INDEPENDENT NEWS

New Boundaries Generate Call for Electoral System Re-Vamp

Published: Wed 20 Nov 2019 08:25 AM
Social Credit is calling for a complete revamp of the electoral system.
The release of the proposed new electoral boundaries is an appropriate time to consider whether our electoral system is fit for purpose or needs a complete revamp.
MMP is not a system designed to provide voters with power in a democracy but one that is designed to provide party hierarchies with list MPs to use as cannon fodder to support their own pet positions on numerous issues.
When the public revolted in 1981 over the inequity of Social Credit gaining 21% of the nationwide vote but only two MPs, and demanded that the first-past-the-post electoral system be done away with, the Siamese twins of National and Labour and their establishment backers promoted MMP because it was the proportional system that still retained the most power for their party hierarchies.
List MPs have to be 'yes' men and women in order to get the backing of their party hierarchy to get high enough places on the list and be in with a chance of becoming an MP.
Once in parliament that ‘yes sir’ ‘no sir’ behaviour continues so that they can be sure of retaining their list place and getting back in at the next election.
They don't need to represent the views of voters because they don't have an electorate that they are required to front up to at subsequent elections.
Any thought of questioning their party's position, having dissenting views, or crossing the house to vote with other parties on matters of principle is immediately ruled out.
Our democracy suffers as a result.
In its extensive submissions to the Royal Commission at the time, Social Credit promoted the Single Transferable Vote system of proportional representation which is designed to confer maximum power on voters, reduce the power of party bosses, and, unlike MMP, ensure that every vote counts towards the election of an MP.
Every MP would be directly elected by the public, whereas under MMP, nearly half our MPs are foisted on the public and vote in parliament on matters of critical importance without the public having any influence on the matter.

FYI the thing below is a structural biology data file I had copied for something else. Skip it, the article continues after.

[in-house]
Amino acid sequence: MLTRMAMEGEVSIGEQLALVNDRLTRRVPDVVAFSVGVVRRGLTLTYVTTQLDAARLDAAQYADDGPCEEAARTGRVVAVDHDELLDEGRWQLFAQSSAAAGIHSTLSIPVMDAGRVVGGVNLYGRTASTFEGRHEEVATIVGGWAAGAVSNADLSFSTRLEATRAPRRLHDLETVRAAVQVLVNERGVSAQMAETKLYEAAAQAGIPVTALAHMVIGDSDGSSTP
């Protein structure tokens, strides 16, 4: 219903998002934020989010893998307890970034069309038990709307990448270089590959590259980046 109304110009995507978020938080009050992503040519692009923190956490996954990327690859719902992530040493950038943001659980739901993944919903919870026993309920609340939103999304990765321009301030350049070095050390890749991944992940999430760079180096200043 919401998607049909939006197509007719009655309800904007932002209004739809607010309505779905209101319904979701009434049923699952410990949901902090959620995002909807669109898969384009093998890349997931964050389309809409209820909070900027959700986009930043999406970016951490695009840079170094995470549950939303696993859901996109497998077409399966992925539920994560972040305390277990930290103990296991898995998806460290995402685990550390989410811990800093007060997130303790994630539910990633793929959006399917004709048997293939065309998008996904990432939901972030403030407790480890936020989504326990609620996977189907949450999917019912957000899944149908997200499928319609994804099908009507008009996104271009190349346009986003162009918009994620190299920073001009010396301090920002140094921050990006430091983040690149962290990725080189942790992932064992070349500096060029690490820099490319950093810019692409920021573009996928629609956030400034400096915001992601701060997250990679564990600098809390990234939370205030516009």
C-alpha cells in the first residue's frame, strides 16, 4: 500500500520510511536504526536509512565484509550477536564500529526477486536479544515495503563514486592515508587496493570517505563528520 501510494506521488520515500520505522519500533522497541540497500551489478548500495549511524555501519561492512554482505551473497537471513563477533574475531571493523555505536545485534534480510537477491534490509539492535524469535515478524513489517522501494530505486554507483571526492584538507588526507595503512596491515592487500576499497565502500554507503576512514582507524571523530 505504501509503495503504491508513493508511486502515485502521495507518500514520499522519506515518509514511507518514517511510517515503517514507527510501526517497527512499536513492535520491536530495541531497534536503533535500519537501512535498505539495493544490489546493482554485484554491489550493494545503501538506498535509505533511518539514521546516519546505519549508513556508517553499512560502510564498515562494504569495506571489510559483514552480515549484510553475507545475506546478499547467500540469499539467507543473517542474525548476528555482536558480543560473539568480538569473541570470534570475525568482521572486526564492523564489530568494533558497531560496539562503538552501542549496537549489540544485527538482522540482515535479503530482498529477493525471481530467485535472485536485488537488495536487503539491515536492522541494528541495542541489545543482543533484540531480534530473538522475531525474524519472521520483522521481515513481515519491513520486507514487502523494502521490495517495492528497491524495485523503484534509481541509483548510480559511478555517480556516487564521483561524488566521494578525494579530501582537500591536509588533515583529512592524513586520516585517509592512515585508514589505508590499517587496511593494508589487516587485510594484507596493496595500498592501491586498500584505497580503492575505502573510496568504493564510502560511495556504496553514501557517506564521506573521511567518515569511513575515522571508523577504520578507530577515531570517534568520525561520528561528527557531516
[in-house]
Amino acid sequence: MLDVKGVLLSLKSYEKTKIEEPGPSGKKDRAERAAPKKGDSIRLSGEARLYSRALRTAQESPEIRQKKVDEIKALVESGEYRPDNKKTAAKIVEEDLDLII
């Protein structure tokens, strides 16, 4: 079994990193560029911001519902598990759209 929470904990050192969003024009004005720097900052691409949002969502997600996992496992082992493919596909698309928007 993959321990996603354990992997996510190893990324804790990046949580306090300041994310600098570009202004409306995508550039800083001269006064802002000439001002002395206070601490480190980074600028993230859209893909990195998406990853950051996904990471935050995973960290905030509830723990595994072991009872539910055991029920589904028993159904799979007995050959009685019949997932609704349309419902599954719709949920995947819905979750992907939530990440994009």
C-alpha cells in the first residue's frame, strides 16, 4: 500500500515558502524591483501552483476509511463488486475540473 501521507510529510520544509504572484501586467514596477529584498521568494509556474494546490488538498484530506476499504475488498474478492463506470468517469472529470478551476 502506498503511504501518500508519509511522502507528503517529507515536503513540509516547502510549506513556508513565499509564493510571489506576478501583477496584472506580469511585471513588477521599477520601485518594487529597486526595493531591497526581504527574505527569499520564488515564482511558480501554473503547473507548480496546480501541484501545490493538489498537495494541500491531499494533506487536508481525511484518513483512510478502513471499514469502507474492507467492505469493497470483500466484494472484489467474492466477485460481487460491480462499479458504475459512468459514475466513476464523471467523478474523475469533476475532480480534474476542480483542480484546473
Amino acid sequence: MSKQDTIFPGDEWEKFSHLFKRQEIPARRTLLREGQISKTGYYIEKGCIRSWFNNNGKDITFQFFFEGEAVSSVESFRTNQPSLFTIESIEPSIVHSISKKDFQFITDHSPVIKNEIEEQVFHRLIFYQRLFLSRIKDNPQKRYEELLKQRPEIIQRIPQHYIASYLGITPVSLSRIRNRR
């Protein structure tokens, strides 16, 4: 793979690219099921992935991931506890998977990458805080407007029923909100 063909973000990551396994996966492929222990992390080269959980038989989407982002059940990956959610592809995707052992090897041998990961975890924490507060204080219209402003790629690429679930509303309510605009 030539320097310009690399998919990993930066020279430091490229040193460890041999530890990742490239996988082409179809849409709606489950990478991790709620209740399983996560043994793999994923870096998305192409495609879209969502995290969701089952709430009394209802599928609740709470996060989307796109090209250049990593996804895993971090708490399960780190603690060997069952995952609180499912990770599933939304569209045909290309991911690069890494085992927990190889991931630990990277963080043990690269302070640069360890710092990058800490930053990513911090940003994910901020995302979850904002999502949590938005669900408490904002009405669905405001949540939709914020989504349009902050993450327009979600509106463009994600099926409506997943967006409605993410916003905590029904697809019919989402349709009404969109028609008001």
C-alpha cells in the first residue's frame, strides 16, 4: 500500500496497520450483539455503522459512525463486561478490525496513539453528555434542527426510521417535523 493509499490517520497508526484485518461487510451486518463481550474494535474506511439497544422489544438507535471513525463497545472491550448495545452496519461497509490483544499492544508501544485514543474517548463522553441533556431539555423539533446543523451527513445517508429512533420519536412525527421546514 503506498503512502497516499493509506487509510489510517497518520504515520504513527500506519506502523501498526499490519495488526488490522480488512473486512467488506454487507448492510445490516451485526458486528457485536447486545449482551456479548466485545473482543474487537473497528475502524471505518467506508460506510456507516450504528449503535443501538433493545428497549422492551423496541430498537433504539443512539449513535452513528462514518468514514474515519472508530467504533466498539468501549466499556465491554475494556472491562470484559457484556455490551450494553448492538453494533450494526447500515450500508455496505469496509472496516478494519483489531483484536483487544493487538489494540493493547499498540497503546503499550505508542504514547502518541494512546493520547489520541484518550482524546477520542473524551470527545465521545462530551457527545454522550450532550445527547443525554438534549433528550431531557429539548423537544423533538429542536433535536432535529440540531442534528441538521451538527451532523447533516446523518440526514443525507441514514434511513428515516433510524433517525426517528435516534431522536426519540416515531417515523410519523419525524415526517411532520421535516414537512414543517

Under an STV system, electorates would be larger but have more than one MP elected from each one, providing a better choice for voters, and a greater chance of independent MPs gaining a seat.
STV is already used to vote for eleven local authorities.

Next in New Zealand politics

Press Statement From Michelle Boag
By: Michelle Boag
Statement from Rt Hon Winston Peters
By: New Zealand Government
Government and Air NZ agree to manage incoming bookings
By: New Zealand Government
New Investment Creates Over 2000 Jobs To Clean Up Waterways
By: New Zealand Government
David Clark resigns as Health Minister
By: New Zealand Government
Green Party Proposes Transformational Poverty Action Plan
By: Green Party
New protection for dolphins
By: New Zealand Government
Auckland water consent referred to Board of Inquiry
By: New Zealand Government
New Zealand To Review Relationship Settings With Hong Kong
By: New Zealand Government
Hamish Walker - A Personal Statement And An Apology
By: New Zealand National Party
Labour will extend loan scheme 'lifeline' for small business - PM
By: RNZ
Infrastructure Investment To Create Jobs, Kick-start COVID Rebuild
By: New Zealand Government
Government Strengthens Managed Isolation System
By: New Zealand Government
ACT Announces List For 2020 General Election
By: ACT New Zealand
Todd Muller Thanks Retiring MP Dr Jian Yang
By: New Zealand National Party
View as: DESKTOP | MOBILE © Scoop Media